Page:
Author Topic: Robot Power Supply Problem!  (Read 1860 times)

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Offline reefatTopic starter

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Robot Power Supply Problem!
« on: August 31, 2008, 07:30:10 AM »
Why do people like to use 2 separate batteries for:
    1) Microcontroller (i.e.: 5V Regulated comes from a 6.V NiMH pack/9V battery), and
    2) Servo(i.e.: another 6.0V pack) ?
This makes the robot much heavier. And isn't there any other way to use single pack?

If I use a single 6.0V NiMH pack for both Microcontroller and Servo, and add a large 10,000uF electrolytic capacitor parallel with the battery/mcu-power-supply (I am not sure where should I place it, either on input line of the 7805, or on the output line of that 7805, or on both). I am assuming, this large capacitor holds enough energy to provide power while STALLing.

Which one would be better? Dual batteries, or the Single one?

This is my imaginary power supply (you will correct me, as I didn't make it physically):

Here I didn't use any Switching Regulator. But the problem is, no matter the Switching regulator or the 7805 Linear regulator, both drops 1.3 to 2 volts anyway. How do you solve this problem?


A quick question. Does anyone know why the battery packs use Silicon Wires. Usually they are Red and Black colored and look like regular 22-AWG wire.

Just have a look:

Just curiosity   ::)
« Last Edit: August 31, 2008, 08:53:55 AM by reefat »

Offline RobD

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Re: Robot Power Supply Problem!
« Reply #1 on: August 31, 2008, 09:46:14 AM »
Hi Reefat,

The 7805 dropout voltage is around 2V I believe.  If I could make a suggestion, look around for a Low Drop Out (LDO) regulator with dropout voltages of 500mv or so and see what you think.  LP38692 from National is an example, rated at 1A, dropout voltage is 200mv.

Offline Webbot

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Re: Robot Power Supply Problem!
« Reply #2 on: August 31, 2008, 04:42:42 PM »
Webbot Home: http://webbot.org.uk/
WebbotLib online docs: http://webbot.org.uk/WebbotLibDocs
If your in the neighbourhood: http://www.hovinghamspa.co.uk

Offline Ro-Bot-X

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Re: Robot Power Supply Problem!
« Reply #3 on: August 31, 2008, 07:15:50 PM »
You keep asking if one power source is better than 2 separate ones or viceversa. As everybody tells you, it depends on what are you powering.

Motors and sometime even sensors introduce power noise and make measurements difficult. Thats why you add those 0.1uF (100nF) capacitors to every integrated circuit in your schematic, to filter out the noise. Also motors drop the battery voltage when they start or change directions, so you need a big capacitor in paralel with the battery to help reduce the voltage drop. And for the same reason, you need to use 10uF capacitors in paralel with every integrated circuit in your schematic, as a power drop dampener. Think about it like the power from the battery is a big beer brewer, the beer pours into a keg (the 1000uF capacitor) that will fill up every persons cup (the 10uF capacitor). So even if the big guy next to you is draining the keg really fast, you still have some beer in the cup to drink until the keg is filled up again. The 0.1uF capacitor might be a paper towel to clear the spils from pouring.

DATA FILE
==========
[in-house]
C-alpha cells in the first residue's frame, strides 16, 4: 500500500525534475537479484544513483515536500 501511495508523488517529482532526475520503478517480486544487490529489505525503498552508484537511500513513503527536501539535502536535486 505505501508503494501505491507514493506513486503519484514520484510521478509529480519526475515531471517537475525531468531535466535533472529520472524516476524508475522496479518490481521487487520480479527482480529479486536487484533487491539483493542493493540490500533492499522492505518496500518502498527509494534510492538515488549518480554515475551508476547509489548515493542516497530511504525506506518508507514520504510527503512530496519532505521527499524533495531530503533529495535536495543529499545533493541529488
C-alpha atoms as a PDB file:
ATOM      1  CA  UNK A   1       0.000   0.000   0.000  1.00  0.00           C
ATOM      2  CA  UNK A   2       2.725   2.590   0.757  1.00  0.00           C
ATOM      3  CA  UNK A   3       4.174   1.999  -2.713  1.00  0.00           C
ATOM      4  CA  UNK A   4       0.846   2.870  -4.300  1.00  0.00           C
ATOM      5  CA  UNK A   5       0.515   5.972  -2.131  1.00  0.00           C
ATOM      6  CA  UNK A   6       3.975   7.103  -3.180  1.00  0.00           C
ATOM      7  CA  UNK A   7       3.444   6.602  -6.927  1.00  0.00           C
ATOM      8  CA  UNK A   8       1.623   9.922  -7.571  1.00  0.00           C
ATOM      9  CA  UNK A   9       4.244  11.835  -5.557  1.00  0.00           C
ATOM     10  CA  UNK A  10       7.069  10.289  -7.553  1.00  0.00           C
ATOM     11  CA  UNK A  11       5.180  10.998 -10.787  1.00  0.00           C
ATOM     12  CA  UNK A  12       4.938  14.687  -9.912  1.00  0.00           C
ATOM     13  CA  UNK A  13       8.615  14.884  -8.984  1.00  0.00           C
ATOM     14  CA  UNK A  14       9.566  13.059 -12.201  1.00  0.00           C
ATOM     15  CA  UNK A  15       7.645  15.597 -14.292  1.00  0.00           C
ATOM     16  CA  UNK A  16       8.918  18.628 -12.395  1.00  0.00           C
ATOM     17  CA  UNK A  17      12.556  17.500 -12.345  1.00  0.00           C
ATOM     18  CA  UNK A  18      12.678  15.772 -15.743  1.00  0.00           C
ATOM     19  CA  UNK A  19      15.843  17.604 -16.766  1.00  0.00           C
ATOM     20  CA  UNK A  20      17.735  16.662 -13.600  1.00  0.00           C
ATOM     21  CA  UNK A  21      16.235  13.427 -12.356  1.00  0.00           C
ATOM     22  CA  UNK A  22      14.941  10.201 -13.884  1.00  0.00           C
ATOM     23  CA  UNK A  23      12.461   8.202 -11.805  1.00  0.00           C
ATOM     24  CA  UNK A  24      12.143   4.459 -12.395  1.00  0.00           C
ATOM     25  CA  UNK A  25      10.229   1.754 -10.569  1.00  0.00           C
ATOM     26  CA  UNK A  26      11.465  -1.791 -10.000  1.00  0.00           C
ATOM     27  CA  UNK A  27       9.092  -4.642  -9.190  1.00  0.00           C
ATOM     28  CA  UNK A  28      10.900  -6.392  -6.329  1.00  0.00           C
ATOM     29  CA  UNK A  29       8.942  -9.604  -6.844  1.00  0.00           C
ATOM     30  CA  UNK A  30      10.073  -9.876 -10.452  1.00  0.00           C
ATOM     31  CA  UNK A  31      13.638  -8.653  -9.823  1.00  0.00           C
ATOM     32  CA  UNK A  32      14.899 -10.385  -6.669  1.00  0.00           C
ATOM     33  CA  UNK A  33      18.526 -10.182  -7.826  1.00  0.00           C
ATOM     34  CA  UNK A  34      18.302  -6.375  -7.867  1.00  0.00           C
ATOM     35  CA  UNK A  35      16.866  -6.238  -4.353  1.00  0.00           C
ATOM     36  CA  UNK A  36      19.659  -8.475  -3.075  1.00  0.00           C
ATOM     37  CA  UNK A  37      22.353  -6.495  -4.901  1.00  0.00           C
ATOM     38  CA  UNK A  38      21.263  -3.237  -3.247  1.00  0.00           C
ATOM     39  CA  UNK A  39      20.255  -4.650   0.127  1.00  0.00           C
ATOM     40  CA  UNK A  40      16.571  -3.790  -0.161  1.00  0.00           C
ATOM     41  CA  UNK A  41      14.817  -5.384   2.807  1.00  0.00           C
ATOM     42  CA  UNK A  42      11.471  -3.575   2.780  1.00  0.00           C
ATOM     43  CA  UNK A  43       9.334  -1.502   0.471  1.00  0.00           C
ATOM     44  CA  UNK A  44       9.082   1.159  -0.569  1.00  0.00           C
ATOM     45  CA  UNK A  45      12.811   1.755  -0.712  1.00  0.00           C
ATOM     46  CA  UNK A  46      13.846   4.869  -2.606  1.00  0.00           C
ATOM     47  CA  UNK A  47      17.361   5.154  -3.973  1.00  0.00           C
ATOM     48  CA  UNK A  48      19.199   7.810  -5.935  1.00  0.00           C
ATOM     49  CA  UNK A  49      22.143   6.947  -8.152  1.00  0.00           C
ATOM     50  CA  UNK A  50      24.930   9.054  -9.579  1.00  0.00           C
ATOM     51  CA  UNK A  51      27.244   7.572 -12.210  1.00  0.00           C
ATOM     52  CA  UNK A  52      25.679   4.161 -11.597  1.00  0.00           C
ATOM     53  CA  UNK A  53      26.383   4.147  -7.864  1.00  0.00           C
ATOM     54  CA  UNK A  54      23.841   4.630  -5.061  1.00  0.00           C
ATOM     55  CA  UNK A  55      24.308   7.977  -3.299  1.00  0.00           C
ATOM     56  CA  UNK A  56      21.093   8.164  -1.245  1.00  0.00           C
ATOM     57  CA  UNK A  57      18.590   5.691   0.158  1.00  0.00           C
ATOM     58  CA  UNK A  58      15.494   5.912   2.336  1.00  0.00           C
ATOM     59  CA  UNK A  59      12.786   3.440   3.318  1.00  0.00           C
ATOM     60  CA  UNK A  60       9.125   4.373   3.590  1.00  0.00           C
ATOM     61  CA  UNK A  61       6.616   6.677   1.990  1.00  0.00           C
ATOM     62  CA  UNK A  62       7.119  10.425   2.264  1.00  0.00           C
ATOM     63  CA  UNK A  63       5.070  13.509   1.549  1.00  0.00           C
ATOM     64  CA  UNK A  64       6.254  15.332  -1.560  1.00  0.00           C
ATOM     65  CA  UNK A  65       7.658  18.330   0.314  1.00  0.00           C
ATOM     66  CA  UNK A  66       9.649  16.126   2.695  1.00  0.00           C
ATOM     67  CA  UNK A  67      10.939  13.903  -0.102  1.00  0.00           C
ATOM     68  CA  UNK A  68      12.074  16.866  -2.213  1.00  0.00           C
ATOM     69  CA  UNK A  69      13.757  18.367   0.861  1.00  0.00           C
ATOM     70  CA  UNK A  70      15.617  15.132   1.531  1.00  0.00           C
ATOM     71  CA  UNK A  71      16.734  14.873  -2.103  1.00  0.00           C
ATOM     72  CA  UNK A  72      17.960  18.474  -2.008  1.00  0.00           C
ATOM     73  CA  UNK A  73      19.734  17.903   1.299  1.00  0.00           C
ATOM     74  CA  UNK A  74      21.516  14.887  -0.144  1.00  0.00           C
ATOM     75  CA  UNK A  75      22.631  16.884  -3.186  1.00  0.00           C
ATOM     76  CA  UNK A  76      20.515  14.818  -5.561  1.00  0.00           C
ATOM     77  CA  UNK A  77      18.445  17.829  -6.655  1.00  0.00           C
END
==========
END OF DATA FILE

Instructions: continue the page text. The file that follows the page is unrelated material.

If you need a clean power line for the electronics, having a separate battery makes a lot of sense. But it is difficult to recharge, you need 2 separate chargers, or, if you use the same voltage for both batteries, you need to charge them separately, since they will discharge differently. For a small bot this is ok, but for a big robot butler that will self recharge it is anoying. But anyway, a small bot will most likely work (if you do a proper filtering) with a single power source. The only time I see a benefit having separate power sources is when the bot uses motors with double or more voltage difference. 12V DC motors for driving and 6V servos for the head and arms. Even in this case, if you use a switching voltage regulator like in Admin's schematic for the servos, you can go ahead and use a single power source for the whole robot.
Check out the uBotino robot controller!

Offline reefatTopic starter

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Re: Robot Power Supply Problem!
« Reply #4 on: September 01, 2008, 02:06:07 AM »
I am sorry if somebody regards this post as Double/Re posting. I am trying to find a way to have a 5V output from a 6V battery pack where the Linear Regulator drops almost 2V. I got my answer from RobD, suggesting to use Low Drop Out (LDO) regulator (i.e.: LP38692).

@Ro-Bot-X, thanx for brief explanation. That helps me a lot to understand.
« Last Edit: September 01, 2008, 10:16:08 AM by reefat »


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